First, the people of Myanmar are super friendly, hardworking and very honest (lowest (reported) crime rate in SE Asia). The Burmese are somewhat shy, but I found if I smiled, they ALWAYS SMILED back.
The country is run by a military dictatorship, with promises of “ELECTIONS” in 2015. The history of Myanmar politics is too much for me to cover here. But to put the situation in perspective, Myanmar is ranked 171 out of 176 countries as most corrupt.
DEFORESTATION CAN BE DIRECTLY LINKED TO DECISIONS FROM WITHIN THE MILITARY
Most of the young backpackers I met said they loved Myanmar. So I asked them which parts they liked?: the deforested jungles? the open sewers? the sub-par highways? the rickety train? the constant smokey haze caused by cooking with wood? the garbage strewn everywhere? buses that arrrived at 4am to unknown towns? The fees you paid just to enter a town? The lack of accommodation? The continuous piles of burning trash, including plastics? Boy did I get a confused look.
I said in 20 years it will look the same, except maybe a few more 5 star hotels and louder vehicle horns.
With one of the highest deforestation rates in the world, the SOIL EROSION problem is critical. You could see the brown silt in the rivers. At current rates of erosion, they may not be able to grow enough food to feed themselves, within 10 years.
The young backpackers were on a more limited budget than me. So, I guess $2 food and $10 hotels were good. I view the world environmentally and Myanmar gets a big “F”.
I sat at the hotel one day and read 15 English versions of the MYANMAR TIMES. There was one story how top military and cabinet officials were taking classes on how to run a country, that’s how clueless they are. They REPORTED that only 1/3 of government initiatives were accomplished. Next time your un-happy with American politics (I am), just remember, it could be worse.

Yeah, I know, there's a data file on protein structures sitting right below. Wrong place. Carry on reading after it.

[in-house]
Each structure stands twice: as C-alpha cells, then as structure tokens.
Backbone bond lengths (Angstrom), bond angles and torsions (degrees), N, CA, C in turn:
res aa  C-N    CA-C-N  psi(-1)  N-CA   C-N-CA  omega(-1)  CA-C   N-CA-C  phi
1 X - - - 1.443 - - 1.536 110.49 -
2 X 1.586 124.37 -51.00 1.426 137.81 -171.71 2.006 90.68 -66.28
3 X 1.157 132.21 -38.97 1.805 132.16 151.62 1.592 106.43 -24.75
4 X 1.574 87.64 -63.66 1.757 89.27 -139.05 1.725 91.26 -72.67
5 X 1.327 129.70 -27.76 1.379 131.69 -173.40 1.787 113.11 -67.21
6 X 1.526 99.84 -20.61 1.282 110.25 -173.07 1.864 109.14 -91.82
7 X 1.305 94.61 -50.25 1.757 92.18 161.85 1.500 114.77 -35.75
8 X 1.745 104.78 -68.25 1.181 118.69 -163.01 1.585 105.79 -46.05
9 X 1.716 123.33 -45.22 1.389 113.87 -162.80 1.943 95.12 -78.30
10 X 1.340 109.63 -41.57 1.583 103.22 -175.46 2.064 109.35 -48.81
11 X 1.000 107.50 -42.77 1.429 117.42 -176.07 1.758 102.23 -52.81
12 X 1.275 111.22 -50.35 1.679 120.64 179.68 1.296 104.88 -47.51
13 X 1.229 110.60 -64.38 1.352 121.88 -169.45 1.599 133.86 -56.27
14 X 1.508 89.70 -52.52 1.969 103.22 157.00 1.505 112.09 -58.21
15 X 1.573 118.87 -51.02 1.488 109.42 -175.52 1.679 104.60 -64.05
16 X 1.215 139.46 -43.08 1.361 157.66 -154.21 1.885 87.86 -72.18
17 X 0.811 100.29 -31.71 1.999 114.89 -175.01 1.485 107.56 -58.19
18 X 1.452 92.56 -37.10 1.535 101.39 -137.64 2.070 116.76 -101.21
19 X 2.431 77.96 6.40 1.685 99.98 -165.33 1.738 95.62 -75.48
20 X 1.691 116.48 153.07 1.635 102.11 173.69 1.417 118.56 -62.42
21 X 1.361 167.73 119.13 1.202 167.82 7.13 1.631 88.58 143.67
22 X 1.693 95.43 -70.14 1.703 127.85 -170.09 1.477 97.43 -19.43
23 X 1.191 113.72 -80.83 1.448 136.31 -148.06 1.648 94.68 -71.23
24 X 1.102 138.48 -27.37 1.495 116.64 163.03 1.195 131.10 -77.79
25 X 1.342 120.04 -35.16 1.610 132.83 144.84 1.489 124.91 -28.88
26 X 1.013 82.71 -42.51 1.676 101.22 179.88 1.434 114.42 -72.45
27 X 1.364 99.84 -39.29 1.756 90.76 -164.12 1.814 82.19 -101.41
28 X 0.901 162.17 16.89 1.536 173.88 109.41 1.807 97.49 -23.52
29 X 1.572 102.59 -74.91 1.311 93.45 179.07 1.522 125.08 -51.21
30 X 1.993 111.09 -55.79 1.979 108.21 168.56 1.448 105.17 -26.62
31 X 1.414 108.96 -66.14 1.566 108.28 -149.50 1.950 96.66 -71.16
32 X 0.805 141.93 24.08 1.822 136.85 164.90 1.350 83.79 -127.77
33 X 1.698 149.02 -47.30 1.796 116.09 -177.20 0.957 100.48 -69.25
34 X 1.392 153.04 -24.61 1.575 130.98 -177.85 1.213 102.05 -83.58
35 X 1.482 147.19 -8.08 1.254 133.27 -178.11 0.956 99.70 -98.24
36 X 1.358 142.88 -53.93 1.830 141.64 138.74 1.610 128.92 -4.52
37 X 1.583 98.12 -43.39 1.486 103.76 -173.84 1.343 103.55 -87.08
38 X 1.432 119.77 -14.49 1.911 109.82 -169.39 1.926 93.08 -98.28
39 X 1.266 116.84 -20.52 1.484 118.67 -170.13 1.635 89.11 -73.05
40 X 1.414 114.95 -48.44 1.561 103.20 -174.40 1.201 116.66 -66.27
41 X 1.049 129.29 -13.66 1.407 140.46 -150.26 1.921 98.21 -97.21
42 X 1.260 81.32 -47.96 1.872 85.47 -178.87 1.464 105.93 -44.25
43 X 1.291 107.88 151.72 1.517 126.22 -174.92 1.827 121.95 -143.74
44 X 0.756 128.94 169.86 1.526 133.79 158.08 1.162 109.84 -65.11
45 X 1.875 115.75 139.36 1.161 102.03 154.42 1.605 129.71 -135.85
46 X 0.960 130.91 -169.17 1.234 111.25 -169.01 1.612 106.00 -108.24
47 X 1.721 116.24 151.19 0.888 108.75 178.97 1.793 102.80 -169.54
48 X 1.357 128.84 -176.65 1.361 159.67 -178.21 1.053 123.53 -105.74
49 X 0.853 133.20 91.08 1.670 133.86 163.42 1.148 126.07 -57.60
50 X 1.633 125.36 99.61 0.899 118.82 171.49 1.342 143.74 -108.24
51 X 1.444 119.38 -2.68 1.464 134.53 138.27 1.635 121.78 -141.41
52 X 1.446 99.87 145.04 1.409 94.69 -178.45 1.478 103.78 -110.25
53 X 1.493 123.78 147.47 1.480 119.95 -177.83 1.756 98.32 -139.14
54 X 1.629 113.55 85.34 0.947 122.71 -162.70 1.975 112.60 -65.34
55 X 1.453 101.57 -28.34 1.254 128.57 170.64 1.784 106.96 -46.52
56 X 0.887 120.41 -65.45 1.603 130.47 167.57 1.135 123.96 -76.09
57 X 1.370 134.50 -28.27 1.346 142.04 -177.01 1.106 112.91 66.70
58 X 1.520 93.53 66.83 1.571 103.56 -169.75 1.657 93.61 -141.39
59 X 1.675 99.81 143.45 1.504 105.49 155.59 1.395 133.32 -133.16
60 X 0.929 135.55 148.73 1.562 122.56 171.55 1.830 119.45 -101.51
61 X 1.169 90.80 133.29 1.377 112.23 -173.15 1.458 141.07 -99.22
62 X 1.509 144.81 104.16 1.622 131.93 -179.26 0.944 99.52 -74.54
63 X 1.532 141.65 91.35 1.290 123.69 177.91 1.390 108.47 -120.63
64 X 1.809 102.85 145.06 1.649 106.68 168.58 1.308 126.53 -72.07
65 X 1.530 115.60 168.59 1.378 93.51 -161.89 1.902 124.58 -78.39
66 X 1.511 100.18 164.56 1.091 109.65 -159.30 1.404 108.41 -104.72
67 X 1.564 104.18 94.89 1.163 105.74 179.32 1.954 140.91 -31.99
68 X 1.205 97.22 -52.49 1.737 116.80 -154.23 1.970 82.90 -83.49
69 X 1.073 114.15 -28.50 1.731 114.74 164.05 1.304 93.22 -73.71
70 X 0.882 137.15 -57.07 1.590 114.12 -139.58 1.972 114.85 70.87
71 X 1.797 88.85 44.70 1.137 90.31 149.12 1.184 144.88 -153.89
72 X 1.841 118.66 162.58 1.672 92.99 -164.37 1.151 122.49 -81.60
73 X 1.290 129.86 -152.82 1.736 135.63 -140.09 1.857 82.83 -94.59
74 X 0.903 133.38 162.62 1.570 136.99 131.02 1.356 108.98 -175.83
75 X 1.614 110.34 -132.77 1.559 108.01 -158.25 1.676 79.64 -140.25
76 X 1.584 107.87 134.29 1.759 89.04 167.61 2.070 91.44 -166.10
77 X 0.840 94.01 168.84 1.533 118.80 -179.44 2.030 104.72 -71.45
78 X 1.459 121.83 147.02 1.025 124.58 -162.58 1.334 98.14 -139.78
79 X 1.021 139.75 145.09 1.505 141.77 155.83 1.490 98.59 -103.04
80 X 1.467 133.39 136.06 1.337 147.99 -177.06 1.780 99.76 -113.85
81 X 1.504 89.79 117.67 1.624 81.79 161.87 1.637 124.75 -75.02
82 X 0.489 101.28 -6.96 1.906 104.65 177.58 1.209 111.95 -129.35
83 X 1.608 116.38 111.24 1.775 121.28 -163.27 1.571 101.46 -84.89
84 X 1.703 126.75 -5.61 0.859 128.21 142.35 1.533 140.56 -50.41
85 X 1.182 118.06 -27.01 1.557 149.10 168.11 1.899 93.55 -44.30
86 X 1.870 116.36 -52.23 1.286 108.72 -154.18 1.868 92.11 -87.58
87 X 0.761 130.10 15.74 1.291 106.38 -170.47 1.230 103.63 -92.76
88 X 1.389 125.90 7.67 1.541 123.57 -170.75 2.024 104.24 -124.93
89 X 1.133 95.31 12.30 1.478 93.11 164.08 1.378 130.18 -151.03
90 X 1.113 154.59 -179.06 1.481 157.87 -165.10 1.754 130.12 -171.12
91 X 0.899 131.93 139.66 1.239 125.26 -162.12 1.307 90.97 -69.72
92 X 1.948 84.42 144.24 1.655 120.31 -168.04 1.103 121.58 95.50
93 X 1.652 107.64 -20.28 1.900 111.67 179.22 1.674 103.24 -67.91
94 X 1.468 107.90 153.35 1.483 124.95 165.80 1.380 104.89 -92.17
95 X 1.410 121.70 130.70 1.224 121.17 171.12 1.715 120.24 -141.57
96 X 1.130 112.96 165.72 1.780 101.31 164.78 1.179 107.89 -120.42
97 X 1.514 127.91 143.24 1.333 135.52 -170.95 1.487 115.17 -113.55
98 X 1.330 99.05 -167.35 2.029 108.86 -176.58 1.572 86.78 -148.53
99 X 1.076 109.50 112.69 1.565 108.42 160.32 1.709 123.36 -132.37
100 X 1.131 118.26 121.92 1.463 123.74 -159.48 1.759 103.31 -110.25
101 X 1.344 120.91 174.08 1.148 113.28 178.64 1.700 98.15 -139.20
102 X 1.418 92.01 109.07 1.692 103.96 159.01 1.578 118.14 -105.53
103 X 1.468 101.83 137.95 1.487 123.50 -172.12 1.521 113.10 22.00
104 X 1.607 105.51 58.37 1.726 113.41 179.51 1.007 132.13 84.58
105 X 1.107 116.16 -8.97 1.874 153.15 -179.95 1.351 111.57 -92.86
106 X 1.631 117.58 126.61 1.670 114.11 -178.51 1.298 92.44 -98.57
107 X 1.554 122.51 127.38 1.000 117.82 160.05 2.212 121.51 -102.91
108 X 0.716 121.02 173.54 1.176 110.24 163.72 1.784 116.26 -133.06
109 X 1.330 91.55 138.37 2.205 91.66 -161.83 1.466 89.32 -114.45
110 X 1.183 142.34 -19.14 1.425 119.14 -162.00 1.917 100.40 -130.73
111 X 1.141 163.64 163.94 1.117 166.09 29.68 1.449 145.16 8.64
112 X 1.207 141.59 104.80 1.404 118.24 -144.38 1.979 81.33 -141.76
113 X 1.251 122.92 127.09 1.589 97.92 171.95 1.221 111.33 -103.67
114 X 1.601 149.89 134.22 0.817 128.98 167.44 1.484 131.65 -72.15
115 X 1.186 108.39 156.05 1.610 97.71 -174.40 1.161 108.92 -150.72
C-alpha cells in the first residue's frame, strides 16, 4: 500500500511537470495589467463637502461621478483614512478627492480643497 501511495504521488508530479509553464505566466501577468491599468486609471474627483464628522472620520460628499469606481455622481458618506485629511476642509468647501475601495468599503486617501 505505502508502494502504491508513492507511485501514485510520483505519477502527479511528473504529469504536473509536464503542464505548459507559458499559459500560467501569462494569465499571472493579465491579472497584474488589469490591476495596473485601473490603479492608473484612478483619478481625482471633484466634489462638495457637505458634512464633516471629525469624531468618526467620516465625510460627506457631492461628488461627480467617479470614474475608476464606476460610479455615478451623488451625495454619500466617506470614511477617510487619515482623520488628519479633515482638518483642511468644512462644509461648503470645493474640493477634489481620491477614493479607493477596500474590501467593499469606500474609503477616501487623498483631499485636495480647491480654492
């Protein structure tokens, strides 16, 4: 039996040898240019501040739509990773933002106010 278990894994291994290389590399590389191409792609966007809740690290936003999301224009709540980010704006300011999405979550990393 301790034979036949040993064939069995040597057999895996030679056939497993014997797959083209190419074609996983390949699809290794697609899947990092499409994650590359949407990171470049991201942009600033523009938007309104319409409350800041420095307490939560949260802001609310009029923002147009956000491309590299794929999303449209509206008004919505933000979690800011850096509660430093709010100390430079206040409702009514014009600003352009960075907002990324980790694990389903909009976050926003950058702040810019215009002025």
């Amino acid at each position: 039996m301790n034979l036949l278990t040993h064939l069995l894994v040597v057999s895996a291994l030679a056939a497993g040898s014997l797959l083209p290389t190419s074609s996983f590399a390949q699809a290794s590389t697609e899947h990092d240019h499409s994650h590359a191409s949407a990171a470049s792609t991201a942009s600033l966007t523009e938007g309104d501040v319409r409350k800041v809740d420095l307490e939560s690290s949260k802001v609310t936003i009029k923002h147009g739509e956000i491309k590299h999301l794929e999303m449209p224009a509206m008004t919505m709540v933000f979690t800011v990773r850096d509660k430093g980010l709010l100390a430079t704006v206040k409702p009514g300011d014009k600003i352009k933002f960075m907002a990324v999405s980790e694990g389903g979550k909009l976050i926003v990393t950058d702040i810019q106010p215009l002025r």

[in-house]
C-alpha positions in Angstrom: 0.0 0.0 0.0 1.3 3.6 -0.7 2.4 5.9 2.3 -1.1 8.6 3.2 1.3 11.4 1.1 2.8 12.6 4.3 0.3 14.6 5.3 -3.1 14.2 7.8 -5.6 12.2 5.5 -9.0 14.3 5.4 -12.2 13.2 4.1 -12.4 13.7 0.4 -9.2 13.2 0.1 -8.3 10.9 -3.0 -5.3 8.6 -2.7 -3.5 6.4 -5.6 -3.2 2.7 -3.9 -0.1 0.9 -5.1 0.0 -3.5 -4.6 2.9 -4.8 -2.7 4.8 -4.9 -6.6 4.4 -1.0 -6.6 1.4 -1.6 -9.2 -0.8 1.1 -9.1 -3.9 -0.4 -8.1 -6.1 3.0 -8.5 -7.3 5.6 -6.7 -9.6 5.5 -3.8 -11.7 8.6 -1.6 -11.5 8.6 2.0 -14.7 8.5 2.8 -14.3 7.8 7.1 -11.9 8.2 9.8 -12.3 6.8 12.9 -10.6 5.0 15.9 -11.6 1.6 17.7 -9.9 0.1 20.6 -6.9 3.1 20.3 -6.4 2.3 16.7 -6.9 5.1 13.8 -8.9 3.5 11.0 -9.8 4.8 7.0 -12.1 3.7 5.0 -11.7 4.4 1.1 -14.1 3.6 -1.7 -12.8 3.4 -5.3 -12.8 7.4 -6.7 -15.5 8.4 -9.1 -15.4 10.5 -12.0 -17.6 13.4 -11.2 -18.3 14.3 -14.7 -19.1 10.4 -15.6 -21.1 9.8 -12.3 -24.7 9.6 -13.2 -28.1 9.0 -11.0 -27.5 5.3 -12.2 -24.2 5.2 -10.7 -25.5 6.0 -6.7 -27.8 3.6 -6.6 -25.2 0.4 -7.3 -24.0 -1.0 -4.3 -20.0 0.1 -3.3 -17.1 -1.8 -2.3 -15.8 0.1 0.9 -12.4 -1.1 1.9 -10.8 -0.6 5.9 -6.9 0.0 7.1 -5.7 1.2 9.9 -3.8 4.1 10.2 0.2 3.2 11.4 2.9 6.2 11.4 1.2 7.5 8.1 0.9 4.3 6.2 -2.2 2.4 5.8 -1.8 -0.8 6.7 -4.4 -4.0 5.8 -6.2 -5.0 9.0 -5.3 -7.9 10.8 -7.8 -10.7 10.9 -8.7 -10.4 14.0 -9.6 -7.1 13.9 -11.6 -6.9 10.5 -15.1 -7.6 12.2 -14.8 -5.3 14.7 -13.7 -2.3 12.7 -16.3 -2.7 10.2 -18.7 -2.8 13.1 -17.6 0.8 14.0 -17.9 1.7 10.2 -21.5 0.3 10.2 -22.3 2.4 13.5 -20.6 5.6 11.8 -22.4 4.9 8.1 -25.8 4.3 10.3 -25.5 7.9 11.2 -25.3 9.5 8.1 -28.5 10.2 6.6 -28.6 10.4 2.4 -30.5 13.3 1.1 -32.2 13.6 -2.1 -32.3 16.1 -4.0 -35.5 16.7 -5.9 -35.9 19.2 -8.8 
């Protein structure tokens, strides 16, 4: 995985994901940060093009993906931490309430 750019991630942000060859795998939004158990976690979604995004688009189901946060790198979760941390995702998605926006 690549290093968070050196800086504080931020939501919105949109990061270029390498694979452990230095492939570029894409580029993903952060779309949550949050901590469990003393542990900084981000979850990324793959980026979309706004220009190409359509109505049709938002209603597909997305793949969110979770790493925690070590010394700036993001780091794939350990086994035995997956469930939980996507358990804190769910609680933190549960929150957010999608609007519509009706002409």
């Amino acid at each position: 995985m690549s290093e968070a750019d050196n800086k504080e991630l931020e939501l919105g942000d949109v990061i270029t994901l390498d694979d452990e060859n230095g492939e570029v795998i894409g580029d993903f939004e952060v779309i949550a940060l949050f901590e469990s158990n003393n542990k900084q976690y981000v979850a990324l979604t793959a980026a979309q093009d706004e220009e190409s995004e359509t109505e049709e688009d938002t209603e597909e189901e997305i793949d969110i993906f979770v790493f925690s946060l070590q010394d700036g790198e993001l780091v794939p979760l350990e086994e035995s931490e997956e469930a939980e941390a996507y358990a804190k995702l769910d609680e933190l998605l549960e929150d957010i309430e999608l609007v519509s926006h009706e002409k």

Due to the Food Insecurity and Poverty levels most Burmese experience, Opium production is up 13% in just the past year. When the British were here, Myanmar was the wealthiest SE Asian country, when the military took over it became the poorest country.
I still feel somewhat compelled to return and explore northern Myanmar and far south Myanmar. The Lonely Planet Guide book recommends avoiding places (hotels & tours) operated by the government. I feel the same way, until there are free and verifiable elections I’m recommending avoiding Myanmar. Yep, boycott Myanmar until the situation changes for the good of the common Burmese citizen and not just the rich. I’m only one person, but when people stop visiting and filling the coffers of the military, maybe they’ll get the message? Hopefully.
I didn’t gloss over the real problems of Myanmar, I felt compelled to tell the truth , from what I saw. There are many countries you can visit, that offer many activities, in an environment that still includes trees and wildlife!
Let’s end on a happy note
While visiting a Pagoda in Bago, I noticed these fires with something cooking above them and lots of activity. Upon further investigation I discover the making of a rice/coconut and peanut treats. It’s a full moon treat made at the monk monastery. I video taped it, WATCH IT HERE
Hey, HAVE A GREAT DAY!
NEXT? FIRST EVER VISIT TO CAMBODIA